This descriptive study was planned at Ziauddin University (ZU), Clifton and conducted at the Department of Molecular Genetics Laboratory, Ziauddin University Hospital, North Nazimabad, Karachi, Pakistan, from April 2008 to December 2008. All available (fifty) formalin-fixed paraffin embedded samples (blocks) of squamous cell carcinoma of cervix (SCC) were collected from two Pathology laboratories, \'The Laboratory\', Saddar and \'Dr. Yasmeen Syed Laboratory\', Malir through convenience sampling. The blocks were recruited from January 2003 to November 2008. Only the formalin-fixed paraffin embedded samples (blocks) of females with diagnosed cases of SCC were included. All samples were re-confirmed by an expert histopathologist. The study population was mixed and there was no pre- selection of age, race and ethnicity. The limitation of the study samples was no access to the history and related factors could be collected. The study was approved by Ethics Review Committee of Ziauddin University.
The DNA was extracted by QIAamp DNA Mini Kit (Qiagen, Hilden, Germany) as per Manufacturer\'s instruction. In the step 1, Presence of human genomic DNA was verified by amplification of 268 bp (base pair) fragment of b-globin gene by using SyberMix primers on Rotorgene 3000A (Corbett Research).
For primary PCR amplification, Real time PCR Rotorgene 3000A (Corbett Research) Deionized water was used as a negative control. After completion of the primary PCR amplification, a small amount of the My09/My11 PCR products were used for the nested PCR using Primers GP5+/GP6+, by using the same temperature protocols.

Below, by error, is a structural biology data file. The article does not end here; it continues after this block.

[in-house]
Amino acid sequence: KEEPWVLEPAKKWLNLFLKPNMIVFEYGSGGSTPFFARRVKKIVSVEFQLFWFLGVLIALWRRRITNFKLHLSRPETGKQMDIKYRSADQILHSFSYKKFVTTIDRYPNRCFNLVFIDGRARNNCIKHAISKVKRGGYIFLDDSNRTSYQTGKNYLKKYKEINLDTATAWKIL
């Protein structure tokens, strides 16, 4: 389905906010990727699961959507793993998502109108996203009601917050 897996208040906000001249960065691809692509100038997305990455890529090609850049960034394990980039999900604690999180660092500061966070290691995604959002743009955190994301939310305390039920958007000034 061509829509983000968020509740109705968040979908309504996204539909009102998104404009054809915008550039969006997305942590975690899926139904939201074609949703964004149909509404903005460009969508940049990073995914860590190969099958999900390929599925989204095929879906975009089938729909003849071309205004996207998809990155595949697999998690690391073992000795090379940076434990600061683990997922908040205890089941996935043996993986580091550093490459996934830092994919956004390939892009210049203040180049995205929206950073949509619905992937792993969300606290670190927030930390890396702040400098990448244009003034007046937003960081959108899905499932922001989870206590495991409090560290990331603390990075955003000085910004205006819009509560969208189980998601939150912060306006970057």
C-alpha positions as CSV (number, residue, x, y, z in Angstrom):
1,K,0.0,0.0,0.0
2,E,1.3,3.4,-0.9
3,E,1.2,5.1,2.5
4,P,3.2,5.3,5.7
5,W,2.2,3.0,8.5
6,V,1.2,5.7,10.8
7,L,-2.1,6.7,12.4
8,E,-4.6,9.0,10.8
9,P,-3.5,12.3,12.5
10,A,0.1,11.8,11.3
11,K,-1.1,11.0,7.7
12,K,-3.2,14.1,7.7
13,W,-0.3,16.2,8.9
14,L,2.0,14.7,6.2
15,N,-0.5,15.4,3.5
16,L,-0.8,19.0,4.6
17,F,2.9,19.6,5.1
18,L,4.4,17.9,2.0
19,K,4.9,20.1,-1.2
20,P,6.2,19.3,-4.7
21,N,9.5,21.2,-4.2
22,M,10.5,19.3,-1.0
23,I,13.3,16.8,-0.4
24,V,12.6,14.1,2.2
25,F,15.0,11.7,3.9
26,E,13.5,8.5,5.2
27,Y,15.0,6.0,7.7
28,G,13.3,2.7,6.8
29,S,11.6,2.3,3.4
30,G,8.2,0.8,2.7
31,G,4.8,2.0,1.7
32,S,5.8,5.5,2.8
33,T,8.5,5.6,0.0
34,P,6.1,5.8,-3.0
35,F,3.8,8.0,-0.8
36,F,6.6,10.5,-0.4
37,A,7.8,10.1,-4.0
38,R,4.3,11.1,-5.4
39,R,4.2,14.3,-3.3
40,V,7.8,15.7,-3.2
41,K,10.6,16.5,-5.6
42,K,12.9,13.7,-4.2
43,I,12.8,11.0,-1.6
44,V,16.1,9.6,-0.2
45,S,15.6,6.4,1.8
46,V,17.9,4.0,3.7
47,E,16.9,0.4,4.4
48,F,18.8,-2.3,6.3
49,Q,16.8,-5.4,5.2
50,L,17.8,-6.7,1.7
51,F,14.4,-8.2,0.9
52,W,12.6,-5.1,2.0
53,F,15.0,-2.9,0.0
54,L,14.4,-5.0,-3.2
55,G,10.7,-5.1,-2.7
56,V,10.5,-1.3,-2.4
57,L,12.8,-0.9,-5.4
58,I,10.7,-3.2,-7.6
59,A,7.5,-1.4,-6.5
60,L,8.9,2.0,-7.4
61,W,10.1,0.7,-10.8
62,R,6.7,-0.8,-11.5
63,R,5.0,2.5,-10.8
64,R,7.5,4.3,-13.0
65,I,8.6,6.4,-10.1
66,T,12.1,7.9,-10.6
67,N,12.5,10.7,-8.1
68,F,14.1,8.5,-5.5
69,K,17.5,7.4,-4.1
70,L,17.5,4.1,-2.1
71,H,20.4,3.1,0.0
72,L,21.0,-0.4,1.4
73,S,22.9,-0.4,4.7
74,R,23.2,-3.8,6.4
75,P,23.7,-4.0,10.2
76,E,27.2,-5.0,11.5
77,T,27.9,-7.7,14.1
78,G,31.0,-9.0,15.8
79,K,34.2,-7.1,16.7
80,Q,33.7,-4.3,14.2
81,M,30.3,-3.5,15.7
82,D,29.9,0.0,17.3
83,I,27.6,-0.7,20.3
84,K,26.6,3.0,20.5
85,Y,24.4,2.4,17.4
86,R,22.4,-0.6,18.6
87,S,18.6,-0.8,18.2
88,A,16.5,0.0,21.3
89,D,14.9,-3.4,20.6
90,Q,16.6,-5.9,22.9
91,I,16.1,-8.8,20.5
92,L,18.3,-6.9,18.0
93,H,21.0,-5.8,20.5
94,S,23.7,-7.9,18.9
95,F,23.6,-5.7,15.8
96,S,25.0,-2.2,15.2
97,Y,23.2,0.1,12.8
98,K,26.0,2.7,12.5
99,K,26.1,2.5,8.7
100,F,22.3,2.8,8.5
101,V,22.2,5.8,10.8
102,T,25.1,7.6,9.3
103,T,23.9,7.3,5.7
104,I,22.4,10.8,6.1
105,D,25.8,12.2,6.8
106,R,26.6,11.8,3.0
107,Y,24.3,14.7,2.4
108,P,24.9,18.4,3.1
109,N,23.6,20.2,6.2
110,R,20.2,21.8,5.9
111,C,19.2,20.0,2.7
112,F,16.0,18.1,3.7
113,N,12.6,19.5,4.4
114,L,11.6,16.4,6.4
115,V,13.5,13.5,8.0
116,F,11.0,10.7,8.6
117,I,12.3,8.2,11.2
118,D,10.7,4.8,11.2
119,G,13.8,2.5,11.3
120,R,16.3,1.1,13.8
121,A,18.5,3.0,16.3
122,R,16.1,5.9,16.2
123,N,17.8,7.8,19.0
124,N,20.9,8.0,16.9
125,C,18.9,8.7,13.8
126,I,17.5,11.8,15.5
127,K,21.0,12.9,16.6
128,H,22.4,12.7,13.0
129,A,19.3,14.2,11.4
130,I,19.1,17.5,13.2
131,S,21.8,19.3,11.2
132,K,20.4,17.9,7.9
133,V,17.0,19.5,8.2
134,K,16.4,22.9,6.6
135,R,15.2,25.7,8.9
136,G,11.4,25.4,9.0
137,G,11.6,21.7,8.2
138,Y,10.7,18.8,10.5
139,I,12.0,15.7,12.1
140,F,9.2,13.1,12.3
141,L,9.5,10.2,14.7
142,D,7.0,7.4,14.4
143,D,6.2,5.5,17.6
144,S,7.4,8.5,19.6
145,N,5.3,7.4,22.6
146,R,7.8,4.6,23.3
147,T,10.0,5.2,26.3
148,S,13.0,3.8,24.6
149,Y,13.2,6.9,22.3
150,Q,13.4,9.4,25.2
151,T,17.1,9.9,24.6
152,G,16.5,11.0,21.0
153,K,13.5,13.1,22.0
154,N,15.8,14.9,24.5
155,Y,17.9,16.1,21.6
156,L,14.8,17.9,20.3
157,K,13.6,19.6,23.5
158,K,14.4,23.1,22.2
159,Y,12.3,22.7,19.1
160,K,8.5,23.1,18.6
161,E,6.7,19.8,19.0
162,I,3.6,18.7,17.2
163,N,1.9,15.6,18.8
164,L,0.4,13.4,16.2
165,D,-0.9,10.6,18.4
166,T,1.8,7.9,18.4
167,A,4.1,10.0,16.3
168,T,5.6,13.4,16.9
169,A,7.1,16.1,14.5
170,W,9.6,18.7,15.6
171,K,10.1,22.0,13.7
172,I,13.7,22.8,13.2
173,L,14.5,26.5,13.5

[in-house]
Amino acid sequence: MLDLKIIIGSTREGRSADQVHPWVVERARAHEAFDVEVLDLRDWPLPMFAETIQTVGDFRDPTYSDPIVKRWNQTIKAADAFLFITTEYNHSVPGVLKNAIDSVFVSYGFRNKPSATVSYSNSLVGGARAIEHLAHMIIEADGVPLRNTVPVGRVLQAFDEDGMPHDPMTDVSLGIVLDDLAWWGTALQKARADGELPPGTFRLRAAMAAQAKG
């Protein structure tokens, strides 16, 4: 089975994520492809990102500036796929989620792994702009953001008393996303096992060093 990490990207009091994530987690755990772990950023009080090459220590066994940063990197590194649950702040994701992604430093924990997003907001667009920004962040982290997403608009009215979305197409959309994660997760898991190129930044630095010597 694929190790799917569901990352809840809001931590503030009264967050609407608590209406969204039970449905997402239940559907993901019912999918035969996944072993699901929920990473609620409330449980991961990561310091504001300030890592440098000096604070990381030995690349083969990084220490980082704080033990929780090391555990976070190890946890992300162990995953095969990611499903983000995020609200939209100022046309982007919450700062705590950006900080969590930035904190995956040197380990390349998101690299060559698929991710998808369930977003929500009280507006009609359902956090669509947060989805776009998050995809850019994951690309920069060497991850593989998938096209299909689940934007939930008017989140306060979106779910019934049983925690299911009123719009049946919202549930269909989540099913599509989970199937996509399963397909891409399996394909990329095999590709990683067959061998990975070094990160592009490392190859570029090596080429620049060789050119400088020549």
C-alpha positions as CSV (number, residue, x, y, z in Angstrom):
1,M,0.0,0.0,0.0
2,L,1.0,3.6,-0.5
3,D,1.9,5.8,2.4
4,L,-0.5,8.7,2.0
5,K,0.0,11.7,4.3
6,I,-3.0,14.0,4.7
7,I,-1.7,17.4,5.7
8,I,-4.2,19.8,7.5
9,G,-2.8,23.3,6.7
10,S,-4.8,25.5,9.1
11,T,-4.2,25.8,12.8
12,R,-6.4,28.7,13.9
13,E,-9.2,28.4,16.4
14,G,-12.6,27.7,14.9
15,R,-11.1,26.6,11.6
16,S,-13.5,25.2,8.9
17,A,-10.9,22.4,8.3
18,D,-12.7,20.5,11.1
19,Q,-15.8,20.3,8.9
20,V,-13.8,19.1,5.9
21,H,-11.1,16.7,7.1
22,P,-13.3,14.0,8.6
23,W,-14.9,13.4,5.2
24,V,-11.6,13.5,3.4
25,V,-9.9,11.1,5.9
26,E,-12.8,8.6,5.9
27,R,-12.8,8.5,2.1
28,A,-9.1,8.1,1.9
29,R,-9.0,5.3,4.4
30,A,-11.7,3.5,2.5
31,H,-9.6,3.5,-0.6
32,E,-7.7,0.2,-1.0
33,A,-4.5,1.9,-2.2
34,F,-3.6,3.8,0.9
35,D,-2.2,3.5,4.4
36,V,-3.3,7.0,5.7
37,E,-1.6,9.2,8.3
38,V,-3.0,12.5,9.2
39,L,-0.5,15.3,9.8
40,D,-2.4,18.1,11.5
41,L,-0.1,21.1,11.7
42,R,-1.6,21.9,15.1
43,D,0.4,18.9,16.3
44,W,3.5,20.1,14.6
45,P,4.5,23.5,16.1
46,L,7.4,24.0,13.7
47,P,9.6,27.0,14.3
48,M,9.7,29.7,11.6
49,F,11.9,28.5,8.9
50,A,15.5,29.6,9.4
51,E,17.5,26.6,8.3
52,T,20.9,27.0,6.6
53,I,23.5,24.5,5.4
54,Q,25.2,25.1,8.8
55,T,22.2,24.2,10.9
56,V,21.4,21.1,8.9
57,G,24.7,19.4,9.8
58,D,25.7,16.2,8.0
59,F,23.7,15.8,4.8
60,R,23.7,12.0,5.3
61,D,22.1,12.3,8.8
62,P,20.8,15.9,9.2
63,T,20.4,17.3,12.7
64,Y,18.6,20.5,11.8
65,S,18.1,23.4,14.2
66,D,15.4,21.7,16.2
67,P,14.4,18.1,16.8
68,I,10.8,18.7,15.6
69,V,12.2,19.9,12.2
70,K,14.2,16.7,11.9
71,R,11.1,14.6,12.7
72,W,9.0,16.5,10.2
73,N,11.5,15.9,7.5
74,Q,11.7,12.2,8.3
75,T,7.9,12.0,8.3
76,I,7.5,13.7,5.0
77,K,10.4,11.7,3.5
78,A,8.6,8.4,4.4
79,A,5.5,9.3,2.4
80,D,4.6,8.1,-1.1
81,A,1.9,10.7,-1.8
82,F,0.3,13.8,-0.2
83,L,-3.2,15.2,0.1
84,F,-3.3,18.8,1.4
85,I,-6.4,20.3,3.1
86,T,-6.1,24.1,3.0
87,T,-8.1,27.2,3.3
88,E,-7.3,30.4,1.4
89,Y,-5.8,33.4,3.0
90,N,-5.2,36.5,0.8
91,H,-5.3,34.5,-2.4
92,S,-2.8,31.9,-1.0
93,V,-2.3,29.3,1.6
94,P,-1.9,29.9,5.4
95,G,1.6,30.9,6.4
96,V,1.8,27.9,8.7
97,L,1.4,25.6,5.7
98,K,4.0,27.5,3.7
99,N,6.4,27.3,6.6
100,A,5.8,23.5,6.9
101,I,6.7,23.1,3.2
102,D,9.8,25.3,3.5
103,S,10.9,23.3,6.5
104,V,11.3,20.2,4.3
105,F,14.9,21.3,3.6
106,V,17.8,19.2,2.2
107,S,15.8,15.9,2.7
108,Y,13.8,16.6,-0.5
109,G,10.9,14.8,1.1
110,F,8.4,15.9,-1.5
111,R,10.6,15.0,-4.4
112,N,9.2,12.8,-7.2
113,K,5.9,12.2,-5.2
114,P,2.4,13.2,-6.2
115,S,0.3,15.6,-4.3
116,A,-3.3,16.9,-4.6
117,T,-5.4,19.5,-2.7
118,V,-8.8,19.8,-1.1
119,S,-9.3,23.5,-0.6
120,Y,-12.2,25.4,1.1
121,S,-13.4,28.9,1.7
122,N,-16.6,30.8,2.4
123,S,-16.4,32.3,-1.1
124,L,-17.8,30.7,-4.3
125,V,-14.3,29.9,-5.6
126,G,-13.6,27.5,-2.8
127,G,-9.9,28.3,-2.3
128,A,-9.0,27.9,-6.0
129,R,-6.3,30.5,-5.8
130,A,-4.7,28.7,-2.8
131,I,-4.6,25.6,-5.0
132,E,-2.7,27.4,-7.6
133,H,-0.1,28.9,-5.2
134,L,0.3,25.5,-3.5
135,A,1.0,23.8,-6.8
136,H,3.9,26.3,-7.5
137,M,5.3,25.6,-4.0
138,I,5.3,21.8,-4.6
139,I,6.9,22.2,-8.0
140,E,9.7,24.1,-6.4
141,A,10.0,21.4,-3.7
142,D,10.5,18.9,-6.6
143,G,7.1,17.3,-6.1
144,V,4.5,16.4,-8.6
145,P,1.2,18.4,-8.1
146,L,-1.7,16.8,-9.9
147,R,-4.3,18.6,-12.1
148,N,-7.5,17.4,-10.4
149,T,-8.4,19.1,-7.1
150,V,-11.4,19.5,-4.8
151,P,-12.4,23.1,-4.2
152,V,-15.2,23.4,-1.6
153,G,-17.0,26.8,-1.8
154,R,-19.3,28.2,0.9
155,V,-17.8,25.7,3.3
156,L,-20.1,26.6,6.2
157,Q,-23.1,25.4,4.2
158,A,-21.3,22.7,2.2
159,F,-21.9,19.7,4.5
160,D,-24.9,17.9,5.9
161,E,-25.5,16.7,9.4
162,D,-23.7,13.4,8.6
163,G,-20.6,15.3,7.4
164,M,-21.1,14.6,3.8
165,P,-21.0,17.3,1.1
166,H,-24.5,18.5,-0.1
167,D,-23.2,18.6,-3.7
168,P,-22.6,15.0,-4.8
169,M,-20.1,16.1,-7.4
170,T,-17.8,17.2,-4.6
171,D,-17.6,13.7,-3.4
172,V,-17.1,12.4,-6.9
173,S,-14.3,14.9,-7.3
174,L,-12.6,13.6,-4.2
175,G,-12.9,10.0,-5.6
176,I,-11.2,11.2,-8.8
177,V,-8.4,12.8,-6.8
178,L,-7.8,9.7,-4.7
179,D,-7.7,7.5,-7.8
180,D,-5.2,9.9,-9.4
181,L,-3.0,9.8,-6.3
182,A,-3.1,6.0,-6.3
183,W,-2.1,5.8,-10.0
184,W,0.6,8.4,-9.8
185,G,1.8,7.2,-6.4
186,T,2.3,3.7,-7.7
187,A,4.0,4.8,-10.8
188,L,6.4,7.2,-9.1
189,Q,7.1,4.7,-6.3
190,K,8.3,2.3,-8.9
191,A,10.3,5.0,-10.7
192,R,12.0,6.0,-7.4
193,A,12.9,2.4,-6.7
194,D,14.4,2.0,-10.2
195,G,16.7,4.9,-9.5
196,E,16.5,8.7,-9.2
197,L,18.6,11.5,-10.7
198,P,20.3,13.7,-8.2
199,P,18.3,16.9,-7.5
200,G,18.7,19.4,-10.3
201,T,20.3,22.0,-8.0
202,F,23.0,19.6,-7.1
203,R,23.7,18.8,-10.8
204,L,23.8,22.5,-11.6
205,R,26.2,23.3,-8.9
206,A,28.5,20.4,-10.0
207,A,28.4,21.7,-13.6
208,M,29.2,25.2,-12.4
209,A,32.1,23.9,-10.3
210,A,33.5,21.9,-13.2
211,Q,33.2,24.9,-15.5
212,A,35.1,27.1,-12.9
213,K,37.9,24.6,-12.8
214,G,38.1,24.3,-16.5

Amplified products were analyzed on 2% agarose gel, which was stained with ethidium bromide and the identification of amplified product was done on the basis of predicted fragment size.
Seegene (Seeplex Genotyping Kit) were used for HPV genotyping. Then purpose genotyping by using a kit is to maintain quality control. This kit contains probes of HPV genotypes 6, 11, 16, 18, 31 and 45.
Microsoft excel was used for data entry and analysis. The results for the categorical variables were presented as frequencies and percentages.
The age range of women for the selected samples was between 25 and 90 years. Table-1
shows that HPV was detected in 9 (18%) out of fifty paraffin embedded tissues of squamous cell carcinoma of cervix while HPV was not detected in remaining 41 (82%).
Table-2 shows the HPV genotyping for the cases that were found to be positive for HPV. It revealed that out of the positive cases, 5 (55.6%) were infected with the HPV16, while in the remaning 4 (44.4%) positive samples, the genotype could not be identified as only 16, 18, 31and 45 were analyzed in this study. The limited budget did not allow the authors to look for other possible HPV subtypes.